I used to do Battlebots, Comedy Central had the television rights, at contract renewal time Battlebots and CC disagreed over who brought the most value to the table, they agreed to disagree and both walked away.
Clearly this will kill neither Twitter nor Tumblr but what it does do is put an obvious to fill gap in Tumblr's toolchest. Presumably they could add Identi.ca there where Twitter was, sure you wouldn't find any friends their yet but if Tumblr can convince their users to get an Identi.ca id when they create their Tumblr and then offer a chance to find people with it, it helps more than it hurts.
>if Tumblr can convince their users to get an Identi.ca id when they create their Tumblr and then offer a chance to find people with it, it helps more than it hurts.
And yes, Tumblr can do their own service the Tumblr version of Twitter, but then users are 'meh' because really they want just one thing to follow/monitor not a dozen (the Google+ problem in spades).
So what Tumblr really wants is a replacement for Twitter that has the same attributes, but creating that replacement is a made harder by the whole 'one place to go problem.'
One possible strategy is to empower a 'neutral' third party. As more and more people are alienated by Twitter, even competitors of Tumblr can see the benefit of empowering this neutral third party and so by not 'owning' the service they empower the service to be successful. I realize that is a bit zen but its really the only way this works as far as I can tell.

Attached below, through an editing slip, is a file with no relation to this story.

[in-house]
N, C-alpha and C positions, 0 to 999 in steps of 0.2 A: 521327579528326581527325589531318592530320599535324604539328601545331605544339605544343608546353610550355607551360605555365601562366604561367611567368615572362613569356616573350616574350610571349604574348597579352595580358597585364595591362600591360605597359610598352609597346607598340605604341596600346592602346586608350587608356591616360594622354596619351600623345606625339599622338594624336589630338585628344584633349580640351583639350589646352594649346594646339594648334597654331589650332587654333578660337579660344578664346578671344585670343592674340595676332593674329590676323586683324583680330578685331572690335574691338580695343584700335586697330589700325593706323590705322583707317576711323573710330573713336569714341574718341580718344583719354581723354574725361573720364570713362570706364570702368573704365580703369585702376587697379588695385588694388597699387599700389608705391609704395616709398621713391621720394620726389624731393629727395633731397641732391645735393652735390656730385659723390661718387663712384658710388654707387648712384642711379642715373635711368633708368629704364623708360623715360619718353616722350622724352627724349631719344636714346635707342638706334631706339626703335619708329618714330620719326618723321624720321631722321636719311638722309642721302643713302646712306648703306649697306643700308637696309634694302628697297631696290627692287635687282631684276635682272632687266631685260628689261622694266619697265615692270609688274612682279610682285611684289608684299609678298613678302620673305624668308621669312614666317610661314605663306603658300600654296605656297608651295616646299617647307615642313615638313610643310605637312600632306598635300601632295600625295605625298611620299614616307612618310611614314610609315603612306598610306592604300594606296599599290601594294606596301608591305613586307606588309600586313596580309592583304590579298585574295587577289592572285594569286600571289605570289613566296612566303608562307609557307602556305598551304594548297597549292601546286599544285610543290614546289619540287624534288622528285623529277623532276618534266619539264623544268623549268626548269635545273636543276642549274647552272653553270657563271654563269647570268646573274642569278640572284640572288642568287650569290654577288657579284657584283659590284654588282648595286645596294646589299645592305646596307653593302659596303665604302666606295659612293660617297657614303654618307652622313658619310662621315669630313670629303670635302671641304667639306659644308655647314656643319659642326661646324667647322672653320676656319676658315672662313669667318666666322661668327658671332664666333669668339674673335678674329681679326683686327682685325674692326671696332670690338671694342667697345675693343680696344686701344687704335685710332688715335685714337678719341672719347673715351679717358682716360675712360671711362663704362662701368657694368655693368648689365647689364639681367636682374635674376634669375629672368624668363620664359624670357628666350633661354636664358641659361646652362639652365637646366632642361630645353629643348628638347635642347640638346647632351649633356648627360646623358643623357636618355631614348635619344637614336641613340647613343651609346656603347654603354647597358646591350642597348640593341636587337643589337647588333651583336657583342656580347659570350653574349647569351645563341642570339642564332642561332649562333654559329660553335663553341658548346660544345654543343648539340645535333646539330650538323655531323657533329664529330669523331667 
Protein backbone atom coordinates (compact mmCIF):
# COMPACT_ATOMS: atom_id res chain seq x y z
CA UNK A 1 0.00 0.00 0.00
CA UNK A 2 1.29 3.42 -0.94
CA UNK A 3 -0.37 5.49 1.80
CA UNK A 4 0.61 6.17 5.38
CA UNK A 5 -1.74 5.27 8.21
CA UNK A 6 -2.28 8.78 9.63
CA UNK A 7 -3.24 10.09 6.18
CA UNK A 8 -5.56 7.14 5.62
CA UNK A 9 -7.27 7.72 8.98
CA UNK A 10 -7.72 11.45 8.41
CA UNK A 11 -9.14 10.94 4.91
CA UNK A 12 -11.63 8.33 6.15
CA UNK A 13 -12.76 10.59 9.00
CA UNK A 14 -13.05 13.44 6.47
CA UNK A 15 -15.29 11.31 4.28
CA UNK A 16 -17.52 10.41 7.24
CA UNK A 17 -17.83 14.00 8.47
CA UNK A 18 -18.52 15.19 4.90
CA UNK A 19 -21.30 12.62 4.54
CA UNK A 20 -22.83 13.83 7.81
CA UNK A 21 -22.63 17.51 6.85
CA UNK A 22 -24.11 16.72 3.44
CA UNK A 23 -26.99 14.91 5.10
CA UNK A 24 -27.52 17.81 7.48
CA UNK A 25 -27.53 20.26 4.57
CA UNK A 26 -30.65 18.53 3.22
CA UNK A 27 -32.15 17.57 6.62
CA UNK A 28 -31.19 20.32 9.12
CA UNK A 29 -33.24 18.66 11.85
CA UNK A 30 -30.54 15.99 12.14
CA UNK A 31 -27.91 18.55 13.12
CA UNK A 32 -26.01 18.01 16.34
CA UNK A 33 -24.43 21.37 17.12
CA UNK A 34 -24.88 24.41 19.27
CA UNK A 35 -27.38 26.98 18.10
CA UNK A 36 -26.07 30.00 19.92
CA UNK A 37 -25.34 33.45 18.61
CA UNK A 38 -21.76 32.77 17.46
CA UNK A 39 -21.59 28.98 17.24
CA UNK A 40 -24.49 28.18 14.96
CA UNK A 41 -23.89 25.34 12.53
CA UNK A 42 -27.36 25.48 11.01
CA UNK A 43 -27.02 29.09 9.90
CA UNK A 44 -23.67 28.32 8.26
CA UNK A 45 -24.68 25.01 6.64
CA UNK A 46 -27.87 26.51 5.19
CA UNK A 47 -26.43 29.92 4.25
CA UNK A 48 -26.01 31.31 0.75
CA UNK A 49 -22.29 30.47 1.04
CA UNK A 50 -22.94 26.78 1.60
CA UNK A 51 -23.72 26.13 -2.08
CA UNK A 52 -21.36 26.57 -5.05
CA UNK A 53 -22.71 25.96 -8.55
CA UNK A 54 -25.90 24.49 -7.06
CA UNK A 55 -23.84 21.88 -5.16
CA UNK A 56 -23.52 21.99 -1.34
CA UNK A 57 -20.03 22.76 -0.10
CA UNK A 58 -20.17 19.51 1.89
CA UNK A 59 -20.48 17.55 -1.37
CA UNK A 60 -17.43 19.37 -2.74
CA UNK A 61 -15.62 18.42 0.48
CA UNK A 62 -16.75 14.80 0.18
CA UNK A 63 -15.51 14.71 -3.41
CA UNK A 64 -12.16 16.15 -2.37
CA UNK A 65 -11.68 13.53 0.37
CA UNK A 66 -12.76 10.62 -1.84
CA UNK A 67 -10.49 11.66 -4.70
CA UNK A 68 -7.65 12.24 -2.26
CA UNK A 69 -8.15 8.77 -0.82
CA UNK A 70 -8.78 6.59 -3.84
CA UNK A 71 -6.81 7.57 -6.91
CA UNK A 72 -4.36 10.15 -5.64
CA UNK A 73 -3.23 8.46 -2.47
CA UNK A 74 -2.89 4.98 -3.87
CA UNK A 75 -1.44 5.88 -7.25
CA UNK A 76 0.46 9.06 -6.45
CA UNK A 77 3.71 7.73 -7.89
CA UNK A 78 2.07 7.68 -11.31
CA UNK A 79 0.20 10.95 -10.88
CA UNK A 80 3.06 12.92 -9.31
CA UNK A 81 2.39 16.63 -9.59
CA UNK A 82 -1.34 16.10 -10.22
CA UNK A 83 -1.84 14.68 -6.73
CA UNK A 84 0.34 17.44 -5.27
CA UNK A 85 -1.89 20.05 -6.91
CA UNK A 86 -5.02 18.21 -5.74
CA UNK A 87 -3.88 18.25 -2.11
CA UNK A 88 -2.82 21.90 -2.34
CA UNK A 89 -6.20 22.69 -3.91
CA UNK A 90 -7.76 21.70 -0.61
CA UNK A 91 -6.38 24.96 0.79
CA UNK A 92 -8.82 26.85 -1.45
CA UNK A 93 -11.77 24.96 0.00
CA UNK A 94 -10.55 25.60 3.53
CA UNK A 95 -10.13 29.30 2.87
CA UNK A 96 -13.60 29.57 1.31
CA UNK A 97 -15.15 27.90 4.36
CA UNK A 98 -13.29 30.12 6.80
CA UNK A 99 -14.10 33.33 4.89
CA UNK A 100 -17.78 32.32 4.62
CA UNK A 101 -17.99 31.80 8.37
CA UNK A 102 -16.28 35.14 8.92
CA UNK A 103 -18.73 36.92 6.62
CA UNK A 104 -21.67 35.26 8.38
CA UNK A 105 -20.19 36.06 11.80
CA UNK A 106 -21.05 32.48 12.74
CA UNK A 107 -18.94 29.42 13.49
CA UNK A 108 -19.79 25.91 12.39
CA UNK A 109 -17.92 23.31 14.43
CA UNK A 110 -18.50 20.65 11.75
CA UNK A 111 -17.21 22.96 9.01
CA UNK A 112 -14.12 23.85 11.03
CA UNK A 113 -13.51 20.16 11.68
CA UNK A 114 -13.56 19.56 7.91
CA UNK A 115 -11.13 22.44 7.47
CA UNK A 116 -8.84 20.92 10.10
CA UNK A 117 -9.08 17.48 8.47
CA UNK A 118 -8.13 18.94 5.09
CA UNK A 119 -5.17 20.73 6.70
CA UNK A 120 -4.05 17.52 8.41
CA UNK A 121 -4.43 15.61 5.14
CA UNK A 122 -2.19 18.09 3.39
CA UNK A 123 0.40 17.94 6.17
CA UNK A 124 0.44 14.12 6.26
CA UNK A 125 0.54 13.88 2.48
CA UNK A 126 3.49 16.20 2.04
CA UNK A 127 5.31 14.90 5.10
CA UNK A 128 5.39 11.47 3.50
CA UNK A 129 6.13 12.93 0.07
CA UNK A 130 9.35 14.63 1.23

If the tech/vc/science community moved to app.net, the only thing left for me on twitter would be businesses abusing it as a form of RSS, which is by far the easiest content for them to publish to both Twitter and App.net in parallel. So really there are about 5k and maybe up to 50k people who need to move to app.net for me to no longer care about Twitter, and presumably at least 2500 of them have already signed up.
Personally I believe that the post-Twitter days will involve a shift away from micro sharing towards long form writing and better ways to have discussions with peers.
We have that. It's called blogging, and it came before Twitter. In order for you theory to make sense, you have to explain why people moved to Twitter in the first place, and/or if there is an uptick in blog activity
To read new posts I'm interested in, I have to remember to bookmark and revisit the blog regularly. I don't have a convenience glance-view of what's new in my personal blogosphere. RSS was intended to solve this, but never really had much mainstream uptake, and I don't suspect it will now either.
The real addictiveness of Facebook and Twitter come from the fact that they are capable of constantly providing you with a stream of interesting content, filtering out that which you don't like and floating up that which you do (the mechanisms for this between Twitter and Facebook are quite different).
Until blogging can have the same thing (tumblr I suppose is somewhat like that, but is still somewhat of a fenced yard for its own community), it won't be the same as sharing in the modern context.
Also: the issue for any network is that your 5k people will likely differ significantly from my 5k (or whatever the right number is). Extend that over an entire user population and now Metcalfe's Law takes hold, but in reverse.